When it comes to reading, as many as one in five children struggle with word formation, memorization, and recognition—also known as dyslexia. It’s a common learning difference and accounts for nearly 80% of all children receiving special education services. Trouble reading due to dyslexia is in no way an indication of intelligence level or even interest in your book.
Whether you’re sending pages to a beta reader with dyslexia or about to press publish on your first eBook, there are plenty of steps authors can take to make sure their text is friendly for readers with dyslexia.
Flowery language will turn off many readers, but word choice matters even more when you’re writing with readers with dyslexia in mind. Shorter and more familiar words tend to be best. Silent letters can be tricky as can words ending in -ough (which is pronounced differently in words like through, enough, cough, etc.). In short, keep it simple and follow general grammar rules to help readers follow along and not get tripped up in your text.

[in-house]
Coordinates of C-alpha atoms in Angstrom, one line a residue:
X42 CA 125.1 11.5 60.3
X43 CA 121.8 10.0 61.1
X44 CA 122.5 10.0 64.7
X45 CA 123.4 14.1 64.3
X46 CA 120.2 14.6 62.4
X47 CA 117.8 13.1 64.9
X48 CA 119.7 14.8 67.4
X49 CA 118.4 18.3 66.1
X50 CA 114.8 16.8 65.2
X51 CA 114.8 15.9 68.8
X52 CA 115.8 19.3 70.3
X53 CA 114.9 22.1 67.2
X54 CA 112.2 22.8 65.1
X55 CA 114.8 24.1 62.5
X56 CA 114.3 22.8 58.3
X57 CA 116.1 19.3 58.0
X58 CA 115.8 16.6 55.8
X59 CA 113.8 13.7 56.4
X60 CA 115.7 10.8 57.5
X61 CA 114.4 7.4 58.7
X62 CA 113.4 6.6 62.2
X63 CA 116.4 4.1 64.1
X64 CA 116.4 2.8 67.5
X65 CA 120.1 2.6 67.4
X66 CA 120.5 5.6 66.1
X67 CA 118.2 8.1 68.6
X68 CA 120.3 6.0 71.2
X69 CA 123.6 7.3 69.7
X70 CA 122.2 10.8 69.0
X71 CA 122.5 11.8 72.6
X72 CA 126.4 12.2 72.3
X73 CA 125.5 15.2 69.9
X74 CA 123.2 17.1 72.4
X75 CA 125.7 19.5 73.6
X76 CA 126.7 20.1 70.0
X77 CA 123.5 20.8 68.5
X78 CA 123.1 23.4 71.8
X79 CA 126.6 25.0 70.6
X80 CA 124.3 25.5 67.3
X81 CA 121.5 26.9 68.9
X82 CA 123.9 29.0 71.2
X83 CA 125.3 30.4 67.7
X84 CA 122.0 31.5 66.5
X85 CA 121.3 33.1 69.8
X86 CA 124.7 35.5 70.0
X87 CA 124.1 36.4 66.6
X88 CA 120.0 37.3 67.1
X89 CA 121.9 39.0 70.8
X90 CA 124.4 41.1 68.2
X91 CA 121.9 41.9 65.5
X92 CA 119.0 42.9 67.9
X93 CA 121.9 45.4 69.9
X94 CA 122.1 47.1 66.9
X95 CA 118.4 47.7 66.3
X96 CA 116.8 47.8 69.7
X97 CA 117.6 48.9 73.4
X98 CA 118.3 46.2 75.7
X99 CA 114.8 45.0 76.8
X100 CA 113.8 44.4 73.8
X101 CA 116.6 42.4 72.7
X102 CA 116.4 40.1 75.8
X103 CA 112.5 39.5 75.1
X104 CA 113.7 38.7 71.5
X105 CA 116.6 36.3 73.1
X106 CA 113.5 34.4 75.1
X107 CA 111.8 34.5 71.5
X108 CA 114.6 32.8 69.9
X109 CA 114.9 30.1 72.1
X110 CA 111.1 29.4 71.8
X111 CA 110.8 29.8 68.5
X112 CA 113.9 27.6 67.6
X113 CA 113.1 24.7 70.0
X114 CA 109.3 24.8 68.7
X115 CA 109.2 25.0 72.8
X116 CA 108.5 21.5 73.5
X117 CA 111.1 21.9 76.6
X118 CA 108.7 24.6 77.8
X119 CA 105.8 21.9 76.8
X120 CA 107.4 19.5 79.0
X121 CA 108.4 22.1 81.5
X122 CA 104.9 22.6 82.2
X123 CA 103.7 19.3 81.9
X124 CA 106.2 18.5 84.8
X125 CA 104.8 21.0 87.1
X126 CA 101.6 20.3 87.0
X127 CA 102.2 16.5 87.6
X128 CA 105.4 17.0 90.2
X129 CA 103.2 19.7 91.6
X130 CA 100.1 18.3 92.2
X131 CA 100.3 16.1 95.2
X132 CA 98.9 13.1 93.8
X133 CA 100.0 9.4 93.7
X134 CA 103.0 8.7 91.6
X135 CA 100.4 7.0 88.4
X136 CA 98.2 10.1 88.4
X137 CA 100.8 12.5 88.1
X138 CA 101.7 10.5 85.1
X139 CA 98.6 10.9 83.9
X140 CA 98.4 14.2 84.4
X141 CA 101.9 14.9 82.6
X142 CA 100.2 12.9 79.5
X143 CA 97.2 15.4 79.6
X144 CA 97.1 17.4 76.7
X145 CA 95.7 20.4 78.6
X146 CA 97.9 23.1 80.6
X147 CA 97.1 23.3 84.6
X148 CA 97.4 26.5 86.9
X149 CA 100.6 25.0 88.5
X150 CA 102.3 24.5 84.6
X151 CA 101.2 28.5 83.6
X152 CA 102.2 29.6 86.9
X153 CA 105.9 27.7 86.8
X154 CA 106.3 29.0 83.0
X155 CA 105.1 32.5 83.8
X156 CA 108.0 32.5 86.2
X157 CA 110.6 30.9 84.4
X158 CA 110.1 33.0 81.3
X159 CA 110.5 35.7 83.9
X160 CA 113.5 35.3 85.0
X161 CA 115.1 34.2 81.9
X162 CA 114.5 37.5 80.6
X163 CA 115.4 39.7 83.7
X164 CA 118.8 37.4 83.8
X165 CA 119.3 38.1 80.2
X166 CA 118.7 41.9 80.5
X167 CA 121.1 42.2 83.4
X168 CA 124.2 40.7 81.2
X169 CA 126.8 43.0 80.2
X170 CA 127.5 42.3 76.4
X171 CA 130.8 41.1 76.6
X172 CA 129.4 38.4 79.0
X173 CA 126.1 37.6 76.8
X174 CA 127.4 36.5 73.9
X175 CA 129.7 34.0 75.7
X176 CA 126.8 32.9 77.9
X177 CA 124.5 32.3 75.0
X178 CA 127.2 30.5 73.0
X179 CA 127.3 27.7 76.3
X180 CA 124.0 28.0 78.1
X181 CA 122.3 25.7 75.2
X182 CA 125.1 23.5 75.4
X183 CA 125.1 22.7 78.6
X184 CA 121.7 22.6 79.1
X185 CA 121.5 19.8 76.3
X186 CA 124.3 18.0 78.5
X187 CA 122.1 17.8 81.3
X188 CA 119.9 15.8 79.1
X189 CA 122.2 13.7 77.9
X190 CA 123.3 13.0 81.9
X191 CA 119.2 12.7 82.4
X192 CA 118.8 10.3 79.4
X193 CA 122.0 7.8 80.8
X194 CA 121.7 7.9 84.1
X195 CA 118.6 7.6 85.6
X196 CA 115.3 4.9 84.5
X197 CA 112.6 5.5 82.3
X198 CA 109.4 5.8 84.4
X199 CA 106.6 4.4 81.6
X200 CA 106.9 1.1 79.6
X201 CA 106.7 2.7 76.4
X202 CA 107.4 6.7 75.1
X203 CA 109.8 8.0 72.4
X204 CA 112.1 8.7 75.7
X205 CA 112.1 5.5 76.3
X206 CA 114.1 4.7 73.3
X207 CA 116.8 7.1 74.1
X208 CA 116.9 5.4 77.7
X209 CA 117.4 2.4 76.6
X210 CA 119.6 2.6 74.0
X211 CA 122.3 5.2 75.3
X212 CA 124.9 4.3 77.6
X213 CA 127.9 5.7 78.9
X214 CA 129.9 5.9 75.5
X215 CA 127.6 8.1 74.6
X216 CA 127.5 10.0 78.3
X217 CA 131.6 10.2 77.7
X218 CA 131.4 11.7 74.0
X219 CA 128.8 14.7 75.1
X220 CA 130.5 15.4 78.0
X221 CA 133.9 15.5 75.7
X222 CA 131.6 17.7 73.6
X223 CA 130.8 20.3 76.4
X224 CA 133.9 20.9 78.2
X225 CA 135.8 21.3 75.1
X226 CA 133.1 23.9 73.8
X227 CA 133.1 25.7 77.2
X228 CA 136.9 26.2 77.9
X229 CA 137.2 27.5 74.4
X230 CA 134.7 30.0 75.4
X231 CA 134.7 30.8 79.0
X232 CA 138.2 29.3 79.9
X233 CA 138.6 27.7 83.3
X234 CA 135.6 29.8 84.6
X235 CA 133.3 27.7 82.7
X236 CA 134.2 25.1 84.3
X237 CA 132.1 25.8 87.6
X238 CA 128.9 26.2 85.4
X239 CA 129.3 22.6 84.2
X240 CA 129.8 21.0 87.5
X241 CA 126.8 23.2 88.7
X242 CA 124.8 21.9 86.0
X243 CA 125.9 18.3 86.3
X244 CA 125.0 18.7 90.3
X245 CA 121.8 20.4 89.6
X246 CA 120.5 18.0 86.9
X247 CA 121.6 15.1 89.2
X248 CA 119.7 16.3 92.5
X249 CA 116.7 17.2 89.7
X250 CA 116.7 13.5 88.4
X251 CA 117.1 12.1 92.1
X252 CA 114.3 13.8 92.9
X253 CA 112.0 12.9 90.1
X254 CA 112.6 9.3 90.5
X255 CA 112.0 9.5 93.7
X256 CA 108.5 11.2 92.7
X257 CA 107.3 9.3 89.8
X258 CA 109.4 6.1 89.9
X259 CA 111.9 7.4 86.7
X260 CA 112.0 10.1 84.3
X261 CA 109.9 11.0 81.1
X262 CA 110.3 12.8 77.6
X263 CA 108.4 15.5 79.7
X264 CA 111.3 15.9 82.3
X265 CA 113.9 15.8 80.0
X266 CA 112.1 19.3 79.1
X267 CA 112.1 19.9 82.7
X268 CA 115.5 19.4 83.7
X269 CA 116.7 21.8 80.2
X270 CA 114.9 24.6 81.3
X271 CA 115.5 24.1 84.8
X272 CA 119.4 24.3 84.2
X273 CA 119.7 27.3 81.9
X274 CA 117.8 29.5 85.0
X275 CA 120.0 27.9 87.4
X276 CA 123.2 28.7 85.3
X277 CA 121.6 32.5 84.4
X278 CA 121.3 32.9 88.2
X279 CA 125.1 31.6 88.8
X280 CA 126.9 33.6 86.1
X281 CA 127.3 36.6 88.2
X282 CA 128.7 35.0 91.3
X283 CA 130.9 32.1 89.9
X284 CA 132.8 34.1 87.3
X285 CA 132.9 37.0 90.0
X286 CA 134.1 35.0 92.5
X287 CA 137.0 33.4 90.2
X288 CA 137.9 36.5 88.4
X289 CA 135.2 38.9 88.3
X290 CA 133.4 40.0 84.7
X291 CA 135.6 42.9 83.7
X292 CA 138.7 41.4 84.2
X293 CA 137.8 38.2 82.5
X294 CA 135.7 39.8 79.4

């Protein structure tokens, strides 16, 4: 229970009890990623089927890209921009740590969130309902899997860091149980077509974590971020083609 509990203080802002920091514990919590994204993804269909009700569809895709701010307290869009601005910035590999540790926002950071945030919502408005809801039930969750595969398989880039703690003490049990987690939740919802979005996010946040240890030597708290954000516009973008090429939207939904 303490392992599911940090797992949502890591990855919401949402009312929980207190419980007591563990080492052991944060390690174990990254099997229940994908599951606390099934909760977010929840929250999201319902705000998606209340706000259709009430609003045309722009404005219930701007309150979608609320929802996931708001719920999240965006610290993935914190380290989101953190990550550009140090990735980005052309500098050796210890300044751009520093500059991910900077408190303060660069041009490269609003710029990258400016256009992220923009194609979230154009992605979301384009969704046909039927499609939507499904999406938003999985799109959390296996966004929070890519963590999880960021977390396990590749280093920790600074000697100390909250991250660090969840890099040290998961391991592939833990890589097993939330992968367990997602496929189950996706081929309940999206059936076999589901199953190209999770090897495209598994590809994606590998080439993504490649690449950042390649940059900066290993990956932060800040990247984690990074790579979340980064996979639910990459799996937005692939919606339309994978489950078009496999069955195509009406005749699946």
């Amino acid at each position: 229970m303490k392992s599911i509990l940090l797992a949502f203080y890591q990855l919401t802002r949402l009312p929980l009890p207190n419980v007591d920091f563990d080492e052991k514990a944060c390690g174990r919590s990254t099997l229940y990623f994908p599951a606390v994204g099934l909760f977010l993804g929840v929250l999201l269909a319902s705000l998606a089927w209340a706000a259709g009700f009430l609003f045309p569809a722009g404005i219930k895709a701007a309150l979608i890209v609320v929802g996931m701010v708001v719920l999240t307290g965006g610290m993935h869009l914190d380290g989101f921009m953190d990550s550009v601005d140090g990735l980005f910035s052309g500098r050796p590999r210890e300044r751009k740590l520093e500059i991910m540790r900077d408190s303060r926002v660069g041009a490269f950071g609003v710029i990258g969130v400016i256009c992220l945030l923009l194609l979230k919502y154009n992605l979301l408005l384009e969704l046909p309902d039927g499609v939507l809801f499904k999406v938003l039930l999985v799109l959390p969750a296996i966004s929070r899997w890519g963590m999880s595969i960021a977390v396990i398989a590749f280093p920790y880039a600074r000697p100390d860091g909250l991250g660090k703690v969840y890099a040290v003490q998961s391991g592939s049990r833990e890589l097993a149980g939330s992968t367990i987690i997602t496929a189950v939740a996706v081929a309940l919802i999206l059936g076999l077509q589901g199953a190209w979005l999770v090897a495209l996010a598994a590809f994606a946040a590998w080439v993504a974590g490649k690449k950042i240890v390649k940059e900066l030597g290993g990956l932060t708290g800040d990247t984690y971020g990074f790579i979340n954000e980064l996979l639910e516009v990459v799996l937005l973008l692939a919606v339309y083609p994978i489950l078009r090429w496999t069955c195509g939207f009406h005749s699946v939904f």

Fonts can make a huge difference to the readability of a book. Readers with dyslexia often have hard times with serif fonts and fonts that have short ascenders (b, d, f, h, i, k, l, t) and descenders (g, j, p, q, y). Keeping to a simple, sans serif font in a 14pt or larger is best. There are also open source dyslexia-friendly fonts you can download and use for even better accommodation.
Along with what words you’re choosing and the font they’re shown in, the organization of those words on the page affects how easily they can be read. Align text to the left margin, but don’t justify it as this causes unnecessary spacing changes. Keep vertical line spacing to a minimum of 1.5 so readers don’t accidentally skip lines (a common occurrence for readers with dyslexia). Even printing your book on off-white or cream-colored paper can help reduce glare which greatly affects readers with dyslexia.
Reading is a pastime that should be enjoyed by everyone, even those with learning differences. Dyslexia often acts as a barrier for people against the enjoyment of reading. We can do our part as authors to write and edit our books in a way that is friendly for readers with dyslexia.
Jeanette the Writer is a freelance editor and writer based in Dallas, TX. When not at the computer, you can find her crafting, teaching a scuba diving class, or posting pictures of cute cats on Instagram. Visit JeanettetheWriter.com for more info and follow @JeanettetheWriter on Instagram and Facebook or @JeanettetheWrtr on Twitter.